The store sold T-shirts in March 2012 bearing a picture taken of the pop star during the shooting of a music video. Topshop purchased a license for the image from the photographer but did not get permission from Rihanna. She filed suit, claiming that the use of the image constituted “passing off” under U.K. law. To set out a claim for passing off, a celebrity must establish that she has a goodwill and reputation among relevant members of the public, the conduct complained of must be shown to make a misrepresentation or is likely to deceive those members of the public into buying the product because they think it is authorized by her, and the misrepresentation must cause damage to her goodwill.
Judge Colin Birss of the High Court found that Rihanna had set forth a claim against Topshop. While he said it “is certainly not the law that the presence of an image of a well-known person on a product like a T-shirt can be assumed to make a representation that the product has been authorised,” he found that under the circumstances purchasers of the Topshop shirt could have been deceived.
Rihanna has built up “ample goodwill” with the public, particularly young females aged between 13 and 30, and Topshop makes an effort to connect its company with celebrities (for example, sending a tweet when Rihanna once shopped at a store). “The public links between Topshop and famous stars in general, and more importantly the links to Rihanna in particular, will enhance the likelihood in the purchaser’s mind that this garment has been authorised by her,” Judge Birss wrote.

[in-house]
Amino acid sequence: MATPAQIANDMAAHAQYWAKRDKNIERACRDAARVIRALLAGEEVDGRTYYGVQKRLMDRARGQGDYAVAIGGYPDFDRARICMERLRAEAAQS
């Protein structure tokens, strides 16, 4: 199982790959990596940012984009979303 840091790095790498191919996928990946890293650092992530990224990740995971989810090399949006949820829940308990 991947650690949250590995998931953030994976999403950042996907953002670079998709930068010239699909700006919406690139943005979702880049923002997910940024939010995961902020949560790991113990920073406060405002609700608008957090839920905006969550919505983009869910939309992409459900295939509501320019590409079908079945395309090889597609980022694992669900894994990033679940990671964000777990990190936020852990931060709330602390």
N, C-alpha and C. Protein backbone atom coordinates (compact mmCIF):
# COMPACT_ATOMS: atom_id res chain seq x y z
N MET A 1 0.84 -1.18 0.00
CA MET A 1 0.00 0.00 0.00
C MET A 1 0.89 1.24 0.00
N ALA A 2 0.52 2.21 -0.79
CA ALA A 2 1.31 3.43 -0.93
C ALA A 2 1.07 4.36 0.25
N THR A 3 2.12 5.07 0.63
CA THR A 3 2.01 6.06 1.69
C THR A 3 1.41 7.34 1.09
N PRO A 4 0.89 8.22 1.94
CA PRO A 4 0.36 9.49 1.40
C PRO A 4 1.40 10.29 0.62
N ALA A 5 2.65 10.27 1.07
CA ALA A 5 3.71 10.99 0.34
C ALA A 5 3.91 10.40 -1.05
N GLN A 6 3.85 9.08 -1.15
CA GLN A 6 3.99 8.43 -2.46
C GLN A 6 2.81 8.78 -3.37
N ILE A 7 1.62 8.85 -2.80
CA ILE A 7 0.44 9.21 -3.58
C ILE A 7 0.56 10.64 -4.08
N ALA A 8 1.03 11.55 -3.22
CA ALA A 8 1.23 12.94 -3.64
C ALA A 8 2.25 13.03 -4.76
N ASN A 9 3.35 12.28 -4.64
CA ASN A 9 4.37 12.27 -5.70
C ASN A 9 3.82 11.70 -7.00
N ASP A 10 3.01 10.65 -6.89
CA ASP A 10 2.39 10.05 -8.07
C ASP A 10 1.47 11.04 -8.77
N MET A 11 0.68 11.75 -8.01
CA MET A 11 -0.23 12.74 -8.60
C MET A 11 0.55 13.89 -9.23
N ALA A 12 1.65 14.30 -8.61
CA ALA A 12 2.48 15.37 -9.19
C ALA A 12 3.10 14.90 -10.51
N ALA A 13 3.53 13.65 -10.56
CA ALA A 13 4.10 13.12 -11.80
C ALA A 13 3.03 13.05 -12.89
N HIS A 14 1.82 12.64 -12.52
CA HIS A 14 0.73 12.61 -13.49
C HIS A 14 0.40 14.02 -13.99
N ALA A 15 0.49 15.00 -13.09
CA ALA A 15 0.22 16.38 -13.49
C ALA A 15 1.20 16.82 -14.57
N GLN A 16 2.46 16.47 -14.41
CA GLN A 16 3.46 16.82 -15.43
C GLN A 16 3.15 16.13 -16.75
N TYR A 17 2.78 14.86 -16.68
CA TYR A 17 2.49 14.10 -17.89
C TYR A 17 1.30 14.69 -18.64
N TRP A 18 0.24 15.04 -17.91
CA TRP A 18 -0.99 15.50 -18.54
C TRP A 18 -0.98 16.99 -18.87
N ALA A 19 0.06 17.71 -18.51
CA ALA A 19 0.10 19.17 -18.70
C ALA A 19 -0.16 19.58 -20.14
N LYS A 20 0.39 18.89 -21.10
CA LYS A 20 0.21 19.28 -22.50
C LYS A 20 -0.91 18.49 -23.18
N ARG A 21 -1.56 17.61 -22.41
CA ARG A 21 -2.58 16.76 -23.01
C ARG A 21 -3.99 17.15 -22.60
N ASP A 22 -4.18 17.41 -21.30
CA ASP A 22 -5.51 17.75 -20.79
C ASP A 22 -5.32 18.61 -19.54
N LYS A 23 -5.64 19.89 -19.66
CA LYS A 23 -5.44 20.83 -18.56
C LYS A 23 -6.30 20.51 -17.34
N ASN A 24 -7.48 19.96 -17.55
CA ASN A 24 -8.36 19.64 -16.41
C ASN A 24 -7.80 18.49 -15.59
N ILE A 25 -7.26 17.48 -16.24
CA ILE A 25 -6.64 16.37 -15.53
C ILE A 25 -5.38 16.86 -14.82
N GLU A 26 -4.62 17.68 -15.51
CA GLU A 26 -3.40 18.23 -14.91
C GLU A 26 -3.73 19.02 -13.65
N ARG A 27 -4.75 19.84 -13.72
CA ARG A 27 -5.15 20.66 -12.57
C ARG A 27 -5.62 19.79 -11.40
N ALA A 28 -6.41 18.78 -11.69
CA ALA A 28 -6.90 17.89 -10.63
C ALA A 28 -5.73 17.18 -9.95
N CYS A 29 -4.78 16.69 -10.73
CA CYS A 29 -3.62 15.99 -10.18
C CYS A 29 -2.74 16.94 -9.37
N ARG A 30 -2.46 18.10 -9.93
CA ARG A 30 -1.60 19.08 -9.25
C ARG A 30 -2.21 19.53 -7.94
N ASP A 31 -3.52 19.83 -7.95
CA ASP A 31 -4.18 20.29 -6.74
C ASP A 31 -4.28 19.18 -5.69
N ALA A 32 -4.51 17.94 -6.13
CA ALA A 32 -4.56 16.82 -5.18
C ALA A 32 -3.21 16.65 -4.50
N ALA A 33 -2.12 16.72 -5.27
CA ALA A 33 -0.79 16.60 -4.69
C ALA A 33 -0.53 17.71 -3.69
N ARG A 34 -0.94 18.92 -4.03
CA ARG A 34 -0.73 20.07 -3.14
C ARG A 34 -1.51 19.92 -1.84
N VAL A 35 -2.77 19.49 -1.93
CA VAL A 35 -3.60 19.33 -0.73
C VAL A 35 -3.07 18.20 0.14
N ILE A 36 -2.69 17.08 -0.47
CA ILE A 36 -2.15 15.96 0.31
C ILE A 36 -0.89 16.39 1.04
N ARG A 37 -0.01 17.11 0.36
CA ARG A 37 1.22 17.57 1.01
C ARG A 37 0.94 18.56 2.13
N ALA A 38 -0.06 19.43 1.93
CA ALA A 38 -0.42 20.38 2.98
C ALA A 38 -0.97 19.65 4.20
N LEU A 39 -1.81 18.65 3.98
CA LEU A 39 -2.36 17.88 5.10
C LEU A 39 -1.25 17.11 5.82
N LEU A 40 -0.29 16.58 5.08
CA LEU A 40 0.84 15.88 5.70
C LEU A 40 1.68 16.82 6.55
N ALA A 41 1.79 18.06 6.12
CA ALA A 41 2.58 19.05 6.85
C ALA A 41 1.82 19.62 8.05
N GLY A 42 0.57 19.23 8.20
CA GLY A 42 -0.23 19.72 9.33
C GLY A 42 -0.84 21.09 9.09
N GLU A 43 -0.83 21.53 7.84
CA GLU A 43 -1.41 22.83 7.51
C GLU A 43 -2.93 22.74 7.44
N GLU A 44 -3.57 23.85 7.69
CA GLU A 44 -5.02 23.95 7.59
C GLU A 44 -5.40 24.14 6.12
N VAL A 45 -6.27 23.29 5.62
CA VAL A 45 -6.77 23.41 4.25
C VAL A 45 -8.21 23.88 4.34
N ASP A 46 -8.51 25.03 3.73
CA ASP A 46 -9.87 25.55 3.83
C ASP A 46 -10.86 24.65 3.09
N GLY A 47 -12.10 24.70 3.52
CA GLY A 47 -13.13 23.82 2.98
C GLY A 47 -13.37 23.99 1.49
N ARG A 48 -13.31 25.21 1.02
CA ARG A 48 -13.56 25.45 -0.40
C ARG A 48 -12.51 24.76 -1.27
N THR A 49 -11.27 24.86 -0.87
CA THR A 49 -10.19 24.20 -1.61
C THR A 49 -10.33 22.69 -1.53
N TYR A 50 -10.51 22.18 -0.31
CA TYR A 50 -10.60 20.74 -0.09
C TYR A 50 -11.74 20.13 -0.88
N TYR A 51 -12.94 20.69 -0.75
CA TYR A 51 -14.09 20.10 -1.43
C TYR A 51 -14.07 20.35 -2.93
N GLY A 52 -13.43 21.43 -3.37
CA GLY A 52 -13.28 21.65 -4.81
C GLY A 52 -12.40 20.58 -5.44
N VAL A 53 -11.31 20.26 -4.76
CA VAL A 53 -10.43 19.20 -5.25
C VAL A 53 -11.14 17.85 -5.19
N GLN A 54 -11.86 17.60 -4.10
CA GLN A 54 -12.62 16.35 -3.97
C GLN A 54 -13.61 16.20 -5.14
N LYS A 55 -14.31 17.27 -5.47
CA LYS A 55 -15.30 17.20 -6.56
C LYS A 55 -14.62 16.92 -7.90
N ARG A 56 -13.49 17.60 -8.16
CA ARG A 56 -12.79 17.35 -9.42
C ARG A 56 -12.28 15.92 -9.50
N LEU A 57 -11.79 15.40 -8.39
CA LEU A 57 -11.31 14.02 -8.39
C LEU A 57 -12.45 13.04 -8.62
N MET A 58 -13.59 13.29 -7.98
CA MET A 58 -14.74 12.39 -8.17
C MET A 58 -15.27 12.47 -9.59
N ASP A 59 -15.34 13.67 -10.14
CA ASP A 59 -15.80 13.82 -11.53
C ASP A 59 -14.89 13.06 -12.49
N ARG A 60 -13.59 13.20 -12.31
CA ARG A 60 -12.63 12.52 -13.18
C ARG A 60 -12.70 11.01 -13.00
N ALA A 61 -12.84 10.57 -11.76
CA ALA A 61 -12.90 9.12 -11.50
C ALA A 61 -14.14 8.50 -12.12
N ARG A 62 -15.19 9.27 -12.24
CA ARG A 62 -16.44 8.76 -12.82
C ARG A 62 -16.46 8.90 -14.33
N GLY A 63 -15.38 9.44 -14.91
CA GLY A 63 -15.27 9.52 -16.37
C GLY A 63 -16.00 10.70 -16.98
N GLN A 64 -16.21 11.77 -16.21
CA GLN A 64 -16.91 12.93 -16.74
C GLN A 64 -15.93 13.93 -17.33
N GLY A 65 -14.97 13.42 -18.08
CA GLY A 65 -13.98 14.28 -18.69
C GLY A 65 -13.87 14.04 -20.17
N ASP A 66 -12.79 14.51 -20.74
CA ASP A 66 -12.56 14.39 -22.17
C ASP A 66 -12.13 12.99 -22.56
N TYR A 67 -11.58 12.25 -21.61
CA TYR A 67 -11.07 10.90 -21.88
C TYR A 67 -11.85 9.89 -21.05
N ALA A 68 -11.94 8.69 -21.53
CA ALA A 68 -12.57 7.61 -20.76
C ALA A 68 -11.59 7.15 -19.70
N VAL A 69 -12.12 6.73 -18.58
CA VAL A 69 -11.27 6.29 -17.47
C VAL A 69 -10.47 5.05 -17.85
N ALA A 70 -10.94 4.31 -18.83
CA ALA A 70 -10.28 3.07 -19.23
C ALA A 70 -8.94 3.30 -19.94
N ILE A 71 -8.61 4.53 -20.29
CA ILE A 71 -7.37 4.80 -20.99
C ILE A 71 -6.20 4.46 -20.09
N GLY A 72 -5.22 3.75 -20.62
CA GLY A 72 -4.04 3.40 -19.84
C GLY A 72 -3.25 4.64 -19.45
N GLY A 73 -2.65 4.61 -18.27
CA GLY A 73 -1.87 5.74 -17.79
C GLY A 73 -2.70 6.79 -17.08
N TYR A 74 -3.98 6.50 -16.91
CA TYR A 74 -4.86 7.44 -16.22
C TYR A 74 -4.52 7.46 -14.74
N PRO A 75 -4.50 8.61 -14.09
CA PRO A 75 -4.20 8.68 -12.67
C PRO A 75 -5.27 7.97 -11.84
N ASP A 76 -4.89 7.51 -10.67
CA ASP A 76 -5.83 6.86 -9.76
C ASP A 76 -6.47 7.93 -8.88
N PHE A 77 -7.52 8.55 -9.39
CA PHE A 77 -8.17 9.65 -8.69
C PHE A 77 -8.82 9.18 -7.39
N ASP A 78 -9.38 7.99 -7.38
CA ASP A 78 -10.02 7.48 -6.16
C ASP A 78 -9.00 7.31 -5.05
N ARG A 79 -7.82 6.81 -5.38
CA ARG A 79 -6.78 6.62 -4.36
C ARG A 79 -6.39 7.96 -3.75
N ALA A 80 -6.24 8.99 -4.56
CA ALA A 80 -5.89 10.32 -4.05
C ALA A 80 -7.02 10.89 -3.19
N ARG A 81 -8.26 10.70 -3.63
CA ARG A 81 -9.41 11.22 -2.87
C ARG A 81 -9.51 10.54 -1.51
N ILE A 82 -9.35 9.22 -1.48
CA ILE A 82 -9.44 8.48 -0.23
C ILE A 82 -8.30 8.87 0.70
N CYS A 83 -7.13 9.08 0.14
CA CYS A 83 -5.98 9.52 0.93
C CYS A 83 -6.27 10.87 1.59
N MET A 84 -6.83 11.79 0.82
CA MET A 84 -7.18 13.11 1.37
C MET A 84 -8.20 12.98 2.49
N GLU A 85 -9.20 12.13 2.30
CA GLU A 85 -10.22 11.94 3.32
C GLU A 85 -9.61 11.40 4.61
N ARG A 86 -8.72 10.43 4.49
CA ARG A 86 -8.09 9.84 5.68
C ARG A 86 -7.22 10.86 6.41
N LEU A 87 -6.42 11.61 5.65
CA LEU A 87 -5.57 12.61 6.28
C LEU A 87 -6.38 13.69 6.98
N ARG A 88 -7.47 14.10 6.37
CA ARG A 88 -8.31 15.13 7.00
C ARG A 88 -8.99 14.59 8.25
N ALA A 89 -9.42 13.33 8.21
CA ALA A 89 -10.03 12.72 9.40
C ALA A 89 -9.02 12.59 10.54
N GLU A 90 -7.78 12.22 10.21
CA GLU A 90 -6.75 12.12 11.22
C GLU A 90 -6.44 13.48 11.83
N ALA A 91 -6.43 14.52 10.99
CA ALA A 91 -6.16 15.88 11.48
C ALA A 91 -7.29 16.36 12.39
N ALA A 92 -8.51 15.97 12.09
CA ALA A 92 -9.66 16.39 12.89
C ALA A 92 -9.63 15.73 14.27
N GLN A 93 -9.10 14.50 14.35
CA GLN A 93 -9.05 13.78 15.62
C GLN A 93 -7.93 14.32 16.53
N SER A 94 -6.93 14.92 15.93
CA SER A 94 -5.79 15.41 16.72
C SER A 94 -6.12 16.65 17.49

Rihanna fans in particular “will be induced to think [the T-shirt] is a garment authorised by the artist,” the Court said. “The idea that it is authorised will be part of what motivates them to buy the product. I am quite satisfied that many fans of Rihanna regard her endorsements as important. She is their style icon,” Judge Birss concluded. “Many will buy a product because they think she has approved of it. Others will wish to buy it because of the value of the perceived authorisation itself. In both cases they will have been deceived.”
Judge Birss determined that Rihanna did suffer damage but did not assign a dollar value.
To read the ASA’s four decisions involving Channel 4, click here.
To read the decision in Fenty v. Arcadia, click here.
Why it matters:
Judge Birss noted that the U.K. does not recognize a right of publicity. “Whatever may be the position elsewhere in the world, and however much various celebrities may wish there were, there is today in England no such thing as a freestanding general right by a famous person (or anyone else) to control the reproduction of their image,” he wrote. However, Rihanna was able to make a successful claim of “passing off” by establishing all three elements of the theory. Judge Birss determined that Topshop deceived consumers and caused injury to her goodwill. How damages will be calculated remains to be seen.
On August 15, 2013, Manatt partners Becca Wahlquist and Marc Roth coauthored an article for Law360 titled “An Oft-Ignored Aspect of Express Consent Under TCPA” in which they address an issue that has, up until this point, often been overlooked: even if a company possesses the requisite level of consent under the Telephone Consumer Protection Act for making certain types of calls and sending text messages to consumers, can this consent be later revoked?
The article provides an overview of the conflicting court decisions around the issue of revocation and stresses what companies need to be thinking about to mitigate the risk of litigation, which brings the potential for massive statutory damages under the TCPA.
To read the full article, click here.
Linda A. GoldsteinPartnerEmail212.790.4544
Jeffrey S. EdelsteinPartnerEmail212.790.4533
September 16-18, 2014ERA D2C ConventionTopic/Speaker: “Capitol Hill Rundown: What You Need to Know About the FTC and Self-Regulation”Ivan Wasserman, Partner, Advertising, Marketing & Media, Manatt, Phelps & Phillips, LLPLearn more